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EDITORIAL BUSH'S PHILLY STORY.

GEORGE W. Bush offered himself to the American people Thursday night as a new breed of Republican, promising a spirit of civility and cooperation in solving the nation's problems.

Social Security for the elderly, better health care and better schools were high on his agenda as he accepted the Republican nomination for president.

In reaching out to all segments of society and committing himself to tackle the problems and concerns of the majority of Americans, Bush was clearly borrowing a page from the Bill Clinton book on politics.

As a Democrat, Clinton was twice elected president by sounding Republican themes and moving his party to the political center.

Now, we have Bush, a Republican, talking a little like a Democrat and moving his party to the center.

Polls taken during the convention in Philadelphia show the nation liked what it saw of Bush, with the GOP nominee opening up as much as 14 percentage points ahead of Al Gore, who will be nominated in just two weeks at the Democratic National Convention in Los Angeles.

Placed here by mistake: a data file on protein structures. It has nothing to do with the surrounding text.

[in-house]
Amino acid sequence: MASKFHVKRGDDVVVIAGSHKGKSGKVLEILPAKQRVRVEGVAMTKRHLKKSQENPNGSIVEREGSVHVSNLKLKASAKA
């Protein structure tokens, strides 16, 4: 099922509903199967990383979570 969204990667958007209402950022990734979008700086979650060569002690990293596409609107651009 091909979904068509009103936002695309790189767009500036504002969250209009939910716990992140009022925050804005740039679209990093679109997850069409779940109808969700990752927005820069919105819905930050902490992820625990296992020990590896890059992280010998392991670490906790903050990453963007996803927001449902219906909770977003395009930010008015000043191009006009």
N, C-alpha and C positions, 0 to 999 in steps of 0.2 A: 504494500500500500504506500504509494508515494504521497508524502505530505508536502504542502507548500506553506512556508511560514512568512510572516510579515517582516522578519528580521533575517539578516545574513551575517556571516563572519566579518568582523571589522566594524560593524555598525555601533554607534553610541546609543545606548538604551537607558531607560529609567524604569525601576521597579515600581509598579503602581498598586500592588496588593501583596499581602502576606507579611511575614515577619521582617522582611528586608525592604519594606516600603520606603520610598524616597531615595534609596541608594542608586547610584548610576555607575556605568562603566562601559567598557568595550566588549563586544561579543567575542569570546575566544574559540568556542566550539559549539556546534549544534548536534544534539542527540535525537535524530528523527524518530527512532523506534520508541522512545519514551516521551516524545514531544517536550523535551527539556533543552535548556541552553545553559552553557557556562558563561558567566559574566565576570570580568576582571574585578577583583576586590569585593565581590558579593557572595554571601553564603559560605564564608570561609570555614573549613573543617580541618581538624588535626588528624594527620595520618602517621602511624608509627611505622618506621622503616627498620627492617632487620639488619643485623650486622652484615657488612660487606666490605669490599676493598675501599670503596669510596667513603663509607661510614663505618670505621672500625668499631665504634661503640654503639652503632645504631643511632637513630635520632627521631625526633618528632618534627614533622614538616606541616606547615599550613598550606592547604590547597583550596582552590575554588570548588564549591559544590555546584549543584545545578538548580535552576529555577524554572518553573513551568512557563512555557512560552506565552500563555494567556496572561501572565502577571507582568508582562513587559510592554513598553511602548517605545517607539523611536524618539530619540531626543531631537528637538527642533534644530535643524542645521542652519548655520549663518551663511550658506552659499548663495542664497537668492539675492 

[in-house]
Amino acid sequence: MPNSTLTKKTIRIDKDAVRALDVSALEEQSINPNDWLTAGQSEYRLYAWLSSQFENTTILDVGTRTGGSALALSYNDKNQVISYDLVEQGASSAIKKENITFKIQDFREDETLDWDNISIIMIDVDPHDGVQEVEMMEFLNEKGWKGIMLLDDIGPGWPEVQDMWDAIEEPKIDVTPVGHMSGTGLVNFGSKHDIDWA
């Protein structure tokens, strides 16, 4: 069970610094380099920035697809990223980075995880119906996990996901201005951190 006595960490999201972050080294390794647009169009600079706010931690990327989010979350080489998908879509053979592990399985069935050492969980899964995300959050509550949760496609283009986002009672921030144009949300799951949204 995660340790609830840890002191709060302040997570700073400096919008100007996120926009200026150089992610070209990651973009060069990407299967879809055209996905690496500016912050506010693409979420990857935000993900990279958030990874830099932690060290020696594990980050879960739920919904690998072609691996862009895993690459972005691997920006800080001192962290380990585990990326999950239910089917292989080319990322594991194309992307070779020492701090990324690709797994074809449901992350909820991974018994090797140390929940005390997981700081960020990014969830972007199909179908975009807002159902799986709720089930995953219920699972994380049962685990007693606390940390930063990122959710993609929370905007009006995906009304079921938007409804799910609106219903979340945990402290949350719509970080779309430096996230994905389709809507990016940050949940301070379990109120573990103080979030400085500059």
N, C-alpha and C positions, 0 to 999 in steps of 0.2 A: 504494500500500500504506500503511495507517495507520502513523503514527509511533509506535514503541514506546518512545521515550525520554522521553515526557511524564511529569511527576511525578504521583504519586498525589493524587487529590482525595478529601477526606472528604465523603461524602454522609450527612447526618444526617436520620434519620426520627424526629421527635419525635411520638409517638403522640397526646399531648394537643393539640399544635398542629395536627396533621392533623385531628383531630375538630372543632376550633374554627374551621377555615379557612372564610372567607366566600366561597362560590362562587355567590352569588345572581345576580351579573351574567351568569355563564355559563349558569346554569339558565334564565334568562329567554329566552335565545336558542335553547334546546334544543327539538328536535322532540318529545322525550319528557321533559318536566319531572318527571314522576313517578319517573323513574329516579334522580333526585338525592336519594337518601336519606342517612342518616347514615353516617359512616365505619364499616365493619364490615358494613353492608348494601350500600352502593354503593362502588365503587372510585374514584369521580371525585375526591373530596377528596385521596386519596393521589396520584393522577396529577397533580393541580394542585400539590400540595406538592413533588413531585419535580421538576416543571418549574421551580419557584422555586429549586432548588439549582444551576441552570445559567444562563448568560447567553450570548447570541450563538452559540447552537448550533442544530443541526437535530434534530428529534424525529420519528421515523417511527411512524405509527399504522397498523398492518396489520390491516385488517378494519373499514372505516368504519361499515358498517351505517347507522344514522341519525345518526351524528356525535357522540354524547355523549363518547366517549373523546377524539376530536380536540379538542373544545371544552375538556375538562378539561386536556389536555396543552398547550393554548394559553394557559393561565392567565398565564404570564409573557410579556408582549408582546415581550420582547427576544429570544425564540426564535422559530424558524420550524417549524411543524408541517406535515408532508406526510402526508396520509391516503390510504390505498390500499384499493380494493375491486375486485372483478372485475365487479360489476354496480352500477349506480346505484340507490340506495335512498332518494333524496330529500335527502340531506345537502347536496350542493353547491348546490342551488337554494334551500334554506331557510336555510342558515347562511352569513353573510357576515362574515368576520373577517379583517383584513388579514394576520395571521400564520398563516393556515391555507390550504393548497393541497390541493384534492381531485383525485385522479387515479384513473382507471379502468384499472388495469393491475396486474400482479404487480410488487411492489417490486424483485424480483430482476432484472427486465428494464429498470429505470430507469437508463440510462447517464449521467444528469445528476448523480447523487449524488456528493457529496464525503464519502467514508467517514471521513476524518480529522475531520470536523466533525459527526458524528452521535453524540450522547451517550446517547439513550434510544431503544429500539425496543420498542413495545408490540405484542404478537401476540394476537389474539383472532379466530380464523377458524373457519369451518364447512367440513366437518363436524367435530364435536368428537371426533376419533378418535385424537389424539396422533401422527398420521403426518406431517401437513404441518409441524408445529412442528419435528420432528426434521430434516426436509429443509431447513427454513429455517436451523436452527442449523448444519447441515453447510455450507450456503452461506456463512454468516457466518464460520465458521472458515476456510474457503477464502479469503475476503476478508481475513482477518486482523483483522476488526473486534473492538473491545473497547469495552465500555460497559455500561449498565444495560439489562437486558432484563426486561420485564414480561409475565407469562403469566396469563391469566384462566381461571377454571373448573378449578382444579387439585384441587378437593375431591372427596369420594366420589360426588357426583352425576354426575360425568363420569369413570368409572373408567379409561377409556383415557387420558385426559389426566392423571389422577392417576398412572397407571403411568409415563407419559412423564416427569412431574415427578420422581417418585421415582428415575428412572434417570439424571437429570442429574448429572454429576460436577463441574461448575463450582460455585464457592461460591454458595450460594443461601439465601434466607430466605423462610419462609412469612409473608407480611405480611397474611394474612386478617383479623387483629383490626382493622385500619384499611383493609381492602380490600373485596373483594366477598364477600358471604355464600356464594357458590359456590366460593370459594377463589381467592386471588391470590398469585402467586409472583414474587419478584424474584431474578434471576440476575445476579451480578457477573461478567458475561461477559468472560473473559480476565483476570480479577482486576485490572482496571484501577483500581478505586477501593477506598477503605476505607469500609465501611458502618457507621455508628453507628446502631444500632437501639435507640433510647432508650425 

Such a bump in the polls is normal, and Bush will be hard-pressed to define concrete policies and convince the majority of voters that he has the will and the skill to fulfill his social agenda.

That said, Bush has shown he is a Republican with genuine political acumen - the likes of which the party hasn't seen since Ronald Reagan steamrollered his way to victories in 1980 and 1984.

His acceptance speech contained the winning elements that were present throughout the four-day convention. He called for bipartisanship. He rallied the country to address long-ignored national-security questions. He demanded an end to ``the politics of fear.''

He acknowledged the prosperity the nation has been enjoying while promising to do even better - and pledged not to let ``the challenges of our time become crises for our children.''

Three months is, indeed, a long time. And if Al Gore and the Democrats can rival the Republicans' performance when they come to town, the race will tighten.

There is no sign that Americans are yet enamored of either candidate. Both will have ample opportunity in the months ahead to prove themselves in what is certainly the toughest political contest of them all.

Bush and the Republicans seem off to a good start, embracing the concerns of the American people and making promises to work to make life better for all.

Next we'll see what Gore has to say.
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Publication:Daily News (Los Angeles, CA)
Article Type:Editorial
Date:Aug 4, 2000
Words:409
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